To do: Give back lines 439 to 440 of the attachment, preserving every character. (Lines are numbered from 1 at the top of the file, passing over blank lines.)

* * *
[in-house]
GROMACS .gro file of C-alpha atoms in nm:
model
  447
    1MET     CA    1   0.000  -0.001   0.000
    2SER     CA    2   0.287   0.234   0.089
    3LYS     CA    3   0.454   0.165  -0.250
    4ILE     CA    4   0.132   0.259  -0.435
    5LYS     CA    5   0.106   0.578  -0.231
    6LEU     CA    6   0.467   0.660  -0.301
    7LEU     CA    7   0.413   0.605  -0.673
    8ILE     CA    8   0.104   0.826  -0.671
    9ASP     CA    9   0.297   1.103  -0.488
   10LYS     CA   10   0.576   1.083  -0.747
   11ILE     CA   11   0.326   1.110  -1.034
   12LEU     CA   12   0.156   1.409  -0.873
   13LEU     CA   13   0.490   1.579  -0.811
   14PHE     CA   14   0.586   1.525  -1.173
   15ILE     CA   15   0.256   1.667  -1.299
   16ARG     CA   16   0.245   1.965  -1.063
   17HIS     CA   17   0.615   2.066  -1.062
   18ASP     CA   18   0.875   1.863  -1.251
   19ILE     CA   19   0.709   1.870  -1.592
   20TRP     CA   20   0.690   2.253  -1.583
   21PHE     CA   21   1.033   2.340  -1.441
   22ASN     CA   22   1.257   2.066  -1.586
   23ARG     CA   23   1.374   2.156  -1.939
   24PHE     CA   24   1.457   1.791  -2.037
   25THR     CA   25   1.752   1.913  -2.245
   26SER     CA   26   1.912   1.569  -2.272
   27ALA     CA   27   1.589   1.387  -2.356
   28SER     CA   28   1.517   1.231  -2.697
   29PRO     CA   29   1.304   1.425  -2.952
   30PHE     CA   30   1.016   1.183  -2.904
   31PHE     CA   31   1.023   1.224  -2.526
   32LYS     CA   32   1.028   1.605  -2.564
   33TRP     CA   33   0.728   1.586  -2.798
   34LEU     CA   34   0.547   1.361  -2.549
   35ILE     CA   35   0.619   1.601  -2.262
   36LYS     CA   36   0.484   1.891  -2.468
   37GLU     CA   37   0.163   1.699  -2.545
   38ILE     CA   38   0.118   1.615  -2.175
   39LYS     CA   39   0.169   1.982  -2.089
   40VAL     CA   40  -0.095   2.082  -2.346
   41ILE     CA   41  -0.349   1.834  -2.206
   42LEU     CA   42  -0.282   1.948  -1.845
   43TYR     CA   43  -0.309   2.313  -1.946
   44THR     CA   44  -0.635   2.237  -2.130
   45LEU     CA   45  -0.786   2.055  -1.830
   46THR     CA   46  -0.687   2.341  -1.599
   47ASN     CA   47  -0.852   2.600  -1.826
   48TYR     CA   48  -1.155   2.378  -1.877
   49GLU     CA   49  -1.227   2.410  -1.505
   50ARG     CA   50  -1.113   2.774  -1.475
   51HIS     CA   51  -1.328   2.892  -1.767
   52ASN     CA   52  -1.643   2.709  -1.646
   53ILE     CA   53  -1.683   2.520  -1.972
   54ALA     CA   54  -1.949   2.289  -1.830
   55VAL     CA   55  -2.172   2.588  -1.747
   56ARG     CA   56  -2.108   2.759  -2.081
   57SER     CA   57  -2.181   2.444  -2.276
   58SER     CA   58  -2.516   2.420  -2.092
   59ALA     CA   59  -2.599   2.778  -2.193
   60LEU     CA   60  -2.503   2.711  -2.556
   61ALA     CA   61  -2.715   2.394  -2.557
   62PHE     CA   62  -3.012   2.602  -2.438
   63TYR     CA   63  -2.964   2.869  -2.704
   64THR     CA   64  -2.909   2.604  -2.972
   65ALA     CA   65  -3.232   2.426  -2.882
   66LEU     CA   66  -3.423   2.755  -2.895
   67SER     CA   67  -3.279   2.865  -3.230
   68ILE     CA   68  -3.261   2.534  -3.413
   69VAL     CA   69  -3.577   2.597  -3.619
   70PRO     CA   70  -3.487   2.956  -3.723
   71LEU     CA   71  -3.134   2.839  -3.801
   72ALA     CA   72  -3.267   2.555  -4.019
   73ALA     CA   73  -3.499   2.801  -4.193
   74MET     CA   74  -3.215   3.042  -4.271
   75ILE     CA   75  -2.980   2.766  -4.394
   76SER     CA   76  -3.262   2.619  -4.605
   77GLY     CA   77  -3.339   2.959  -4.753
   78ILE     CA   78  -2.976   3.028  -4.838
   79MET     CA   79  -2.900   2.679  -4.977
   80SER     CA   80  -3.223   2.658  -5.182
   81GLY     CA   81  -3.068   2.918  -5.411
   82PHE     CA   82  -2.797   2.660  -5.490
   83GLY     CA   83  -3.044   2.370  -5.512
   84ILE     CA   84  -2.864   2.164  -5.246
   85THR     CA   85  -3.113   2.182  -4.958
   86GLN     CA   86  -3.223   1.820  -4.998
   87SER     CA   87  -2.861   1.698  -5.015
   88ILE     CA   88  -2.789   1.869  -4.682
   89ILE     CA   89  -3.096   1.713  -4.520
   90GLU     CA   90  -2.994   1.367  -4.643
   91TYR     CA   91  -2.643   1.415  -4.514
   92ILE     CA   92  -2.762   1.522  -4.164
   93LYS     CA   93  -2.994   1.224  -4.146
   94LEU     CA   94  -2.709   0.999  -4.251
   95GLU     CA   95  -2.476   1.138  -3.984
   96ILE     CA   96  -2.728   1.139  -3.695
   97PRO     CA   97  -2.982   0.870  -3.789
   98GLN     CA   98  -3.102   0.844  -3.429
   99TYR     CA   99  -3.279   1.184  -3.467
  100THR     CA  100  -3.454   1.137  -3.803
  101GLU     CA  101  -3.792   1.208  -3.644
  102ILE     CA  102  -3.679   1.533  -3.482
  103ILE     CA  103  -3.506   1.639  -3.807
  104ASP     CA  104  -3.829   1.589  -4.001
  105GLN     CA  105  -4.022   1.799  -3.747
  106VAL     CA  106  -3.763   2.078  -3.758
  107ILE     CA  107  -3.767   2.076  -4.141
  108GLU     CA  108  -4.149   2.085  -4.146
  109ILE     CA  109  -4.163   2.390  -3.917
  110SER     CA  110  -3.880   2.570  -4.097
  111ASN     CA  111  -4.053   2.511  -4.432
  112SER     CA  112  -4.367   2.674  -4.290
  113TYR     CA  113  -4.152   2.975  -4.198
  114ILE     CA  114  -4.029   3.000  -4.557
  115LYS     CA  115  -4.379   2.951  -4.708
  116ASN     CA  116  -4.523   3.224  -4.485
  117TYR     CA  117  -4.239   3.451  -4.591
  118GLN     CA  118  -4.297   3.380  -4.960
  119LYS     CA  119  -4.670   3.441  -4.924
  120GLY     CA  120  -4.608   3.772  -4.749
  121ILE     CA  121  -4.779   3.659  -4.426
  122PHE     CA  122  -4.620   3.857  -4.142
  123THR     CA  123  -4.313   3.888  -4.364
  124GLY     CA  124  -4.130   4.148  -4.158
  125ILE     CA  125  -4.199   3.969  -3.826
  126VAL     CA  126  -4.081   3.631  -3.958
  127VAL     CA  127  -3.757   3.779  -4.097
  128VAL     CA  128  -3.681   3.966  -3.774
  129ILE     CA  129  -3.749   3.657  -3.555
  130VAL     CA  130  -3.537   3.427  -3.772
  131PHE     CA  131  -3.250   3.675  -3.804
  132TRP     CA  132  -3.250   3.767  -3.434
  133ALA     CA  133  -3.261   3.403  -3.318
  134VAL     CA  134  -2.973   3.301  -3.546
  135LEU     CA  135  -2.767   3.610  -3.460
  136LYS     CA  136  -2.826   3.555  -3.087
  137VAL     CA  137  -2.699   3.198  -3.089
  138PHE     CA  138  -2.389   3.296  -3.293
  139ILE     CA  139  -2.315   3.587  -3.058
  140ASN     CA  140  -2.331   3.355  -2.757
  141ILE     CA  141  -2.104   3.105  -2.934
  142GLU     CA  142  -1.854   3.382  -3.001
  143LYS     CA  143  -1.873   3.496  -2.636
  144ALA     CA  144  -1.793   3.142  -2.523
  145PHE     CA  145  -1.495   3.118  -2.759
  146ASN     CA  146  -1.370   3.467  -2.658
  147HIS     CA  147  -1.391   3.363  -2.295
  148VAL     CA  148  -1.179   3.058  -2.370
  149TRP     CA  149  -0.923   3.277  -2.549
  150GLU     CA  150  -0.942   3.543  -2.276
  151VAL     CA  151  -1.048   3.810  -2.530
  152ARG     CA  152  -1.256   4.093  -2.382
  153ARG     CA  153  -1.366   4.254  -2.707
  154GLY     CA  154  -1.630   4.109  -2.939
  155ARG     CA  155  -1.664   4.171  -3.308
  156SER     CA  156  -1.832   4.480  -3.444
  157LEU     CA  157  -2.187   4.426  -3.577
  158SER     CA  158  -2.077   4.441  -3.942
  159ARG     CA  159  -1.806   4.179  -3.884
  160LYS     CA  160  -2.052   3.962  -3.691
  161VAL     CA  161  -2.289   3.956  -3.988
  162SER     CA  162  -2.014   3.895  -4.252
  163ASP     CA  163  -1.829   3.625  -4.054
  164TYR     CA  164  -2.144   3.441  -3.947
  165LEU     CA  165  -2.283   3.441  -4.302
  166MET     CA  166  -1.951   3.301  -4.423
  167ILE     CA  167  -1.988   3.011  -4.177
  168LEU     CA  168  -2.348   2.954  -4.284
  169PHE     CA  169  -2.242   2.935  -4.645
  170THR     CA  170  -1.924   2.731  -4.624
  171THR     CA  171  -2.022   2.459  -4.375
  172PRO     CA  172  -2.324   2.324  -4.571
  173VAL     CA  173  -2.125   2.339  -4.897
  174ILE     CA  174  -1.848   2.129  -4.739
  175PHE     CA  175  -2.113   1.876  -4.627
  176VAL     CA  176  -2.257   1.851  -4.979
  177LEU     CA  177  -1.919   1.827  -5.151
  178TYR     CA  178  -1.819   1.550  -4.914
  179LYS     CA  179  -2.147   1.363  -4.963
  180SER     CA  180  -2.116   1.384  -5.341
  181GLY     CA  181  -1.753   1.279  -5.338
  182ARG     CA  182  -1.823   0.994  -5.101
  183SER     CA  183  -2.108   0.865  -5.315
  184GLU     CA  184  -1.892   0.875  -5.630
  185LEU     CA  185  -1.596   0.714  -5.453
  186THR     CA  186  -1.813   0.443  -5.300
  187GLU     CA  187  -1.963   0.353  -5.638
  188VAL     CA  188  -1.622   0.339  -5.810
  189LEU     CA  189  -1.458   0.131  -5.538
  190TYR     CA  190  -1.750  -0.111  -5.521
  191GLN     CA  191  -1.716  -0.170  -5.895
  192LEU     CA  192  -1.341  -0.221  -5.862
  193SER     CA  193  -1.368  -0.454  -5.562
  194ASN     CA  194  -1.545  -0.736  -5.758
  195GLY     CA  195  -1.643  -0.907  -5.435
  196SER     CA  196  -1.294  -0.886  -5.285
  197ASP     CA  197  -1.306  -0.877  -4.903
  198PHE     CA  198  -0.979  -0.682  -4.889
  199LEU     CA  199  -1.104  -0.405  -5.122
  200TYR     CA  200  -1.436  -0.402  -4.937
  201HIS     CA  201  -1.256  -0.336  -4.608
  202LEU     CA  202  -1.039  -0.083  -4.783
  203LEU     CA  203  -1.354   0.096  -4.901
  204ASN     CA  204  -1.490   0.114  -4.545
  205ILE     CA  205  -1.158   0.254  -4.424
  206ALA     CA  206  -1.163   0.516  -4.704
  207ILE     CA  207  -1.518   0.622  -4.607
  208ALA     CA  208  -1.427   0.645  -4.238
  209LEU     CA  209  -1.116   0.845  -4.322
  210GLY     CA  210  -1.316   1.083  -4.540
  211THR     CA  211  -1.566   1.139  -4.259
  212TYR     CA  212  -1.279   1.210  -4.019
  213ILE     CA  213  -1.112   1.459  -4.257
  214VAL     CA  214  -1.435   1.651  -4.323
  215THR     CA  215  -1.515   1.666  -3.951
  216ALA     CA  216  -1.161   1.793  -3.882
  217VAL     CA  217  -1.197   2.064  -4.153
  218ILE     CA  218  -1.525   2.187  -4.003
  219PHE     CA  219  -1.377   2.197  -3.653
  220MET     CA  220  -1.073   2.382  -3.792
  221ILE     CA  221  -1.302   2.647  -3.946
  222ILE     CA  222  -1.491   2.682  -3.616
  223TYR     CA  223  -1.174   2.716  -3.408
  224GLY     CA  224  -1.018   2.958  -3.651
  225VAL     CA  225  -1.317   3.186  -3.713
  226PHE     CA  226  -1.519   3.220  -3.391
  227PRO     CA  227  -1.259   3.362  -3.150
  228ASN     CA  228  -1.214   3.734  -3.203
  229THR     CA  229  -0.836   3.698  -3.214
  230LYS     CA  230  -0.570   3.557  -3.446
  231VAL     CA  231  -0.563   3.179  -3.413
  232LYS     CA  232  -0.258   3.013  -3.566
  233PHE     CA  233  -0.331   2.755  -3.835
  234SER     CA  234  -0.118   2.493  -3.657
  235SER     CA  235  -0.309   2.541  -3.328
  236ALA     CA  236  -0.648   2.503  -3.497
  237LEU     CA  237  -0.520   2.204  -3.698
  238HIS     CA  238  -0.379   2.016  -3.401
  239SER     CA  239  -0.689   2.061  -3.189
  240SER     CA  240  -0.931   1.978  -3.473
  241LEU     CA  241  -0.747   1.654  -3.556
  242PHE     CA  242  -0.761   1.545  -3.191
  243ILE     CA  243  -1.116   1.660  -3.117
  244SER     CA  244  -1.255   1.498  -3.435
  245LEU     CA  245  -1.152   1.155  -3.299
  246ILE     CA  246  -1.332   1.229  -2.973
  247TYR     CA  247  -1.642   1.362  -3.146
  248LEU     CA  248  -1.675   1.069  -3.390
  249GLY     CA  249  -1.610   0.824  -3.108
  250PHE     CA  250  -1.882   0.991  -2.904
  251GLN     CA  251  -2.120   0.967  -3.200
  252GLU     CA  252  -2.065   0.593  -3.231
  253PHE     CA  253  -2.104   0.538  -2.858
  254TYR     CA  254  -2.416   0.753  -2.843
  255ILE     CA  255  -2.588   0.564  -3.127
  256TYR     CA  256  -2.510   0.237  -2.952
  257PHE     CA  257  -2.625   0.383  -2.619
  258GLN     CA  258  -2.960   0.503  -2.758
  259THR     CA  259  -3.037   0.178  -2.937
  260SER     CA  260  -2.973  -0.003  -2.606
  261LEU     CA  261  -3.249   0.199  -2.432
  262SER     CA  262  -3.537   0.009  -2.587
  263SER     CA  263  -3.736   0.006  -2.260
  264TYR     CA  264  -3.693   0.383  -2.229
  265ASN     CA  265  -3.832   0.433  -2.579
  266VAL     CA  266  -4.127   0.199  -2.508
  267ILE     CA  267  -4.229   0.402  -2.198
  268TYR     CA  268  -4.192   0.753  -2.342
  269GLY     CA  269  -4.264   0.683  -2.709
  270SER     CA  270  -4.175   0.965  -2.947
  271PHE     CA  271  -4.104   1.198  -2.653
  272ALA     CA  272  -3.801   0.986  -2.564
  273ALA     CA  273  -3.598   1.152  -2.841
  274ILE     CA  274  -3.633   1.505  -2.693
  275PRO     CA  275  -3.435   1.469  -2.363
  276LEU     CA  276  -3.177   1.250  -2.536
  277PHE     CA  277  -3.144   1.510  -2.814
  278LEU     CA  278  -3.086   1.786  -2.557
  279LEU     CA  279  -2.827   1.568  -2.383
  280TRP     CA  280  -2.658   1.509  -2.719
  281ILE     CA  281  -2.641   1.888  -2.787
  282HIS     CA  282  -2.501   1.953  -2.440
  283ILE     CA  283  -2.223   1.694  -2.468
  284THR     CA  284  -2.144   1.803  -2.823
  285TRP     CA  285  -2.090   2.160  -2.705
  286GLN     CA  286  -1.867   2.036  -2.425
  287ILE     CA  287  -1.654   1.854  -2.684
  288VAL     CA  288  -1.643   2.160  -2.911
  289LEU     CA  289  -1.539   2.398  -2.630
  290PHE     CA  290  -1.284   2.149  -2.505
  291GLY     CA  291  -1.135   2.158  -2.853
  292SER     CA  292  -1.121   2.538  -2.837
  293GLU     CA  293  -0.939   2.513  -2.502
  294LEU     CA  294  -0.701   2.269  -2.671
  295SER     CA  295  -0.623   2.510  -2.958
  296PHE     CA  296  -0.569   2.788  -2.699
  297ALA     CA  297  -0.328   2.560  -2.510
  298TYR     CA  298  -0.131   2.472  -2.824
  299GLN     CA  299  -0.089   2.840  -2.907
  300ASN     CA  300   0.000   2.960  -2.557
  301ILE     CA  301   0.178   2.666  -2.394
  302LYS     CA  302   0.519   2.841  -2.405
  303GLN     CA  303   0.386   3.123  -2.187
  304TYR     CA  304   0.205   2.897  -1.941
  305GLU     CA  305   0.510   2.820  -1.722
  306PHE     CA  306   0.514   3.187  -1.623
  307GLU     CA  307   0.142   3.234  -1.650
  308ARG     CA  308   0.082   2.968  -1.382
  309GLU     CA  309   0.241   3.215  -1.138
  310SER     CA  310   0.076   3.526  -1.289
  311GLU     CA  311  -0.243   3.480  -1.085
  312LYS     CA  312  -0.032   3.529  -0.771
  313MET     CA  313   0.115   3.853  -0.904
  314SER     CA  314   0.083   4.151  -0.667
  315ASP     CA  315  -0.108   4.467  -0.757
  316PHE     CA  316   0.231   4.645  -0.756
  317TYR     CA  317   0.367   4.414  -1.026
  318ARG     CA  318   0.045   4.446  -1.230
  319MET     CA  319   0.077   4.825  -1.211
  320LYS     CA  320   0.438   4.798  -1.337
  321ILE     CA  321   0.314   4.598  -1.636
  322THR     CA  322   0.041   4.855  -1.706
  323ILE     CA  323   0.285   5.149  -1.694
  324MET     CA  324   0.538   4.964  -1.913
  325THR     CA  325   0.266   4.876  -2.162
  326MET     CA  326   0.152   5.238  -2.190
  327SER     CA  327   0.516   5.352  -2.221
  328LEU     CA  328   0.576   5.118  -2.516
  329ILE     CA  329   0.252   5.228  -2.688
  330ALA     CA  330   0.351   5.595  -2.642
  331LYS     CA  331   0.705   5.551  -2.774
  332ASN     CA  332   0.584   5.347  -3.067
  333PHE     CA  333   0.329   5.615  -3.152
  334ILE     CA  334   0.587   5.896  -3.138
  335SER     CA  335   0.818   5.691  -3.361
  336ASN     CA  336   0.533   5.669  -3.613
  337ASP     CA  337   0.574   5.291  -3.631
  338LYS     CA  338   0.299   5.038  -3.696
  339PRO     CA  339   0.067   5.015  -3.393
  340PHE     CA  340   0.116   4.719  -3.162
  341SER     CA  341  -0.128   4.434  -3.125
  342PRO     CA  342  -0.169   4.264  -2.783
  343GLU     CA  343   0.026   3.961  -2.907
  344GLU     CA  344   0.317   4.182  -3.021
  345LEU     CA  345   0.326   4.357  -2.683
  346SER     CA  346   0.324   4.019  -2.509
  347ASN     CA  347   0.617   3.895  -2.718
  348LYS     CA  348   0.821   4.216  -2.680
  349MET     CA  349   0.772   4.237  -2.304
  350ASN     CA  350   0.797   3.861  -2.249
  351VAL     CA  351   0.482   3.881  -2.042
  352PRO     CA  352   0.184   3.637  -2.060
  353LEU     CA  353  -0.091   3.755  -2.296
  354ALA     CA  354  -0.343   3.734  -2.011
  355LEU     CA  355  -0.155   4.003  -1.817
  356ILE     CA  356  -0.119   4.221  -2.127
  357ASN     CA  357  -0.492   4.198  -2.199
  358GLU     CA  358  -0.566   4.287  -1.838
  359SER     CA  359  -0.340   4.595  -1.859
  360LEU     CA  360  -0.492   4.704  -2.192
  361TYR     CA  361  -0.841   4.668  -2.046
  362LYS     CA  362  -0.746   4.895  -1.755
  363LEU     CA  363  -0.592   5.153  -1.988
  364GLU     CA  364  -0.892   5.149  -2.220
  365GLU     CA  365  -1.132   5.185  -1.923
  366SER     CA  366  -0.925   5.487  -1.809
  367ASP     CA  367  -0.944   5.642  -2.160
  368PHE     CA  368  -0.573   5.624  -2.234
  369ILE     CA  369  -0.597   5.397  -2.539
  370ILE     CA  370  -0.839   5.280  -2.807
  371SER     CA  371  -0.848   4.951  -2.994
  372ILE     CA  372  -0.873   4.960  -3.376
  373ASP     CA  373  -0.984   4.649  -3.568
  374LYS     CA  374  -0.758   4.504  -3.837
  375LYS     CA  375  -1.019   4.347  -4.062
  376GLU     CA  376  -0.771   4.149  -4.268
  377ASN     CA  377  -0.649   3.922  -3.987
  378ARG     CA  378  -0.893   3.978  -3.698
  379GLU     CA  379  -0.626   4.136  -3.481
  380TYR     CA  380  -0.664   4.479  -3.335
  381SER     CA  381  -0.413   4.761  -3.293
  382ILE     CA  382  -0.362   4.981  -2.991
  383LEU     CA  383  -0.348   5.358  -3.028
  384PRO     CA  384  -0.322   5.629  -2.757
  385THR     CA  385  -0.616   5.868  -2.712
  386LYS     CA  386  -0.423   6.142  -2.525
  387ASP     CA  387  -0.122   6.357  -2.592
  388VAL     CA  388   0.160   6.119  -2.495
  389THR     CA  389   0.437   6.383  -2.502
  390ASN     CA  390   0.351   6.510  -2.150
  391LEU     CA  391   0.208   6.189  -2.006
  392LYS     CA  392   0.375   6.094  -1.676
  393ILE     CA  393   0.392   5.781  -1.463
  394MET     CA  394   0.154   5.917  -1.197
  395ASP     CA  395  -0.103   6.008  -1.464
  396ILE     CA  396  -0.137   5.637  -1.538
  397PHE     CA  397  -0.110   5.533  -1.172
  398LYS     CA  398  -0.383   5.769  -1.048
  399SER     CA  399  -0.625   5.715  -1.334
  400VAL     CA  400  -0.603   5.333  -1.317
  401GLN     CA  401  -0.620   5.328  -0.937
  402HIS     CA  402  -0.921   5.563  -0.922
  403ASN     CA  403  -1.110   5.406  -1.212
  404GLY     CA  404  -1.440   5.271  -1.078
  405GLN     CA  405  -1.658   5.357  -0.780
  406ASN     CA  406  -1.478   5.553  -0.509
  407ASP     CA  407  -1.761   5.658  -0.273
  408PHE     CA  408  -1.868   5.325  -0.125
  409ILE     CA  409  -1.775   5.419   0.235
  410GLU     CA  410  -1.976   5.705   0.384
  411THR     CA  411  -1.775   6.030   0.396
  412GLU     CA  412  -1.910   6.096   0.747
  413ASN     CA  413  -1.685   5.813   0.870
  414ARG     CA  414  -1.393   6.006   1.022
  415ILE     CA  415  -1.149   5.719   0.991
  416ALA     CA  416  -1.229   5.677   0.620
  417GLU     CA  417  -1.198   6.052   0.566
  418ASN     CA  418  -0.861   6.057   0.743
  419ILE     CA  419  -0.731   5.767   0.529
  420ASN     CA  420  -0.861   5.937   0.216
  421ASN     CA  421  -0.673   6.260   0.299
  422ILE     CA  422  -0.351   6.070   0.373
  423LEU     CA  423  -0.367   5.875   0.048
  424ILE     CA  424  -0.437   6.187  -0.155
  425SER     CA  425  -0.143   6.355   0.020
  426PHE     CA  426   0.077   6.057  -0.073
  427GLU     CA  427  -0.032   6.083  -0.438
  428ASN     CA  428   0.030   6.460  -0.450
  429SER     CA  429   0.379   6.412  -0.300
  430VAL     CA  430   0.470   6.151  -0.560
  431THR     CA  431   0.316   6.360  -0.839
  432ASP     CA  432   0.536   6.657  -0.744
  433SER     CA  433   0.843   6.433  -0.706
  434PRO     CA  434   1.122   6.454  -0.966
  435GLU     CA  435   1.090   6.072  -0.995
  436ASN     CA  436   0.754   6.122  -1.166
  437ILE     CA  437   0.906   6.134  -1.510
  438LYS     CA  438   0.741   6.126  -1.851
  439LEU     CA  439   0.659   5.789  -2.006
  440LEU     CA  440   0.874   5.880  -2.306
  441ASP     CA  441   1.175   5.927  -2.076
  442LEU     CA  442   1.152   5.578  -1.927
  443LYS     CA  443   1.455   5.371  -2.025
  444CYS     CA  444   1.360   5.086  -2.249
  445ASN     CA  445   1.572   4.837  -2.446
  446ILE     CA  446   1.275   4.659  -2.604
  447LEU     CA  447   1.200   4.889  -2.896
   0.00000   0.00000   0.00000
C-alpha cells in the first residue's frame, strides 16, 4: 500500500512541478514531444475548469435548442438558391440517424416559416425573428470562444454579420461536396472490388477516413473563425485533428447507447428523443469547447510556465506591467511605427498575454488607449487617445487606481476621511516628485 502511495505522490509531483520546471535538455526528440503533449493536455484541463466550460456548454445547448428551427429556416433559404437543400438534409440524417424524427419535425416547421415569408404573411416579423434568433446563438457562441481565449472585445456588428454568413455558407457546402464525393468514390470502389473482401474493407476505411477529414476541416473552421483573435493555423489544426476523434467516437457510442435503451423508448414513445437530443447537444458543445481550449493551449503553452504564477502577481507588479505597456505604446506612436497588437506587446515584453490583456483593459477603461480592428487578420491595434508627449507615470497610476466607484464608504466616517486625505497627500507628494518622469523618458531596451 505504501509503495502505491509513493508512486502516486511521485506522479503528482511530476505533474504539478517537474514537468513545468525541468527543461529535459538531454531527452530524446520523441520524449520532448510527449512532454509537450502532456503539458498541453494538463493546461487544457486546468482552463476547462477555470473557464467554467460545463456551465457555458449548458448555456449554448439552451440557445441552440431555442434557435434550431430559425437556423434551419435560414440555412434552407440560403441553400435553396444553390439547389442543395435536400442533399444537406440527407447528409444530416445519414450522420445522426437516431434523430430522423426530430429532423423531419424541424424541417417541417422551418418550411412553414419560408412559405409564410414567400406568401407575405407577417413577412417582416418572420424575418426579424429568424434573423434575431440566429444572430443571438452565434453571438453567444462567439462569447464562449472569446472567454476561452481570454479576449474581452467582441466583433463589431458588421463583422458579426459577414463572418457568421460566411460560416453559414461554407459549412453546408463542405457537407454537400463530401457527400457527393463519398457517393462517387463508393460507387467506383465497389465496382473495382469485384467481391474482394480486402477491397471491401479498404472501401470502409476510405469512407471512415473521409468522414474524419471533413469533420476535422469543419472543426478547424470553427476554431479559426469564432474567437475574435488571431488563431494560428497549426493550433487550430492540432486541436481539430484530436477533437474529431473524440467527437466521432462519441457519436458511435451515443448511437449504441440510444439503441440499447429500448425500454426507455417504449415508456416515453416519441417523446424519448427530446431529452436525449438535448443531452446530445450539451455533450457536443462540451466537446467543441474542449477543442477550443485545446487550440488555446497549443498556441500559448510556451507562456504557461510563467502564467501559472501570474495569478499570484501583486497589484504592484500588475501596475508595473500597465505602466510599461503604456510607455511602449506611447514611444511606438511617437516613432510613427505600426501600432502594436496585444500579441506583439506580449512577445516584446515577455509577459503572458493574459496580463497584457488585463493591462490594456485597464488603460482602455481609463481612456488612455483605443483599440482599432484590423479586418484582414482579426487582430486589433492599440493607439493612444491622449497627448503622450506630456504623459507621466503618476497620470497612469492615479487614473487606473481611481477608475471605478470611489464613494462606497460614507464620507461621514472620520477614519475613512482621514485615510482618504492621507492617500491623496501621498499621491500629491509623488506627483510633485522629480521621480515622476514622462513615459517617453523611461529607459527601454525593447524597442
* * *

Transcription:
  435GLU     CA  435   1.090   6.072  -0.995
  436ASN     CA  436   0.754   6.122  -1.166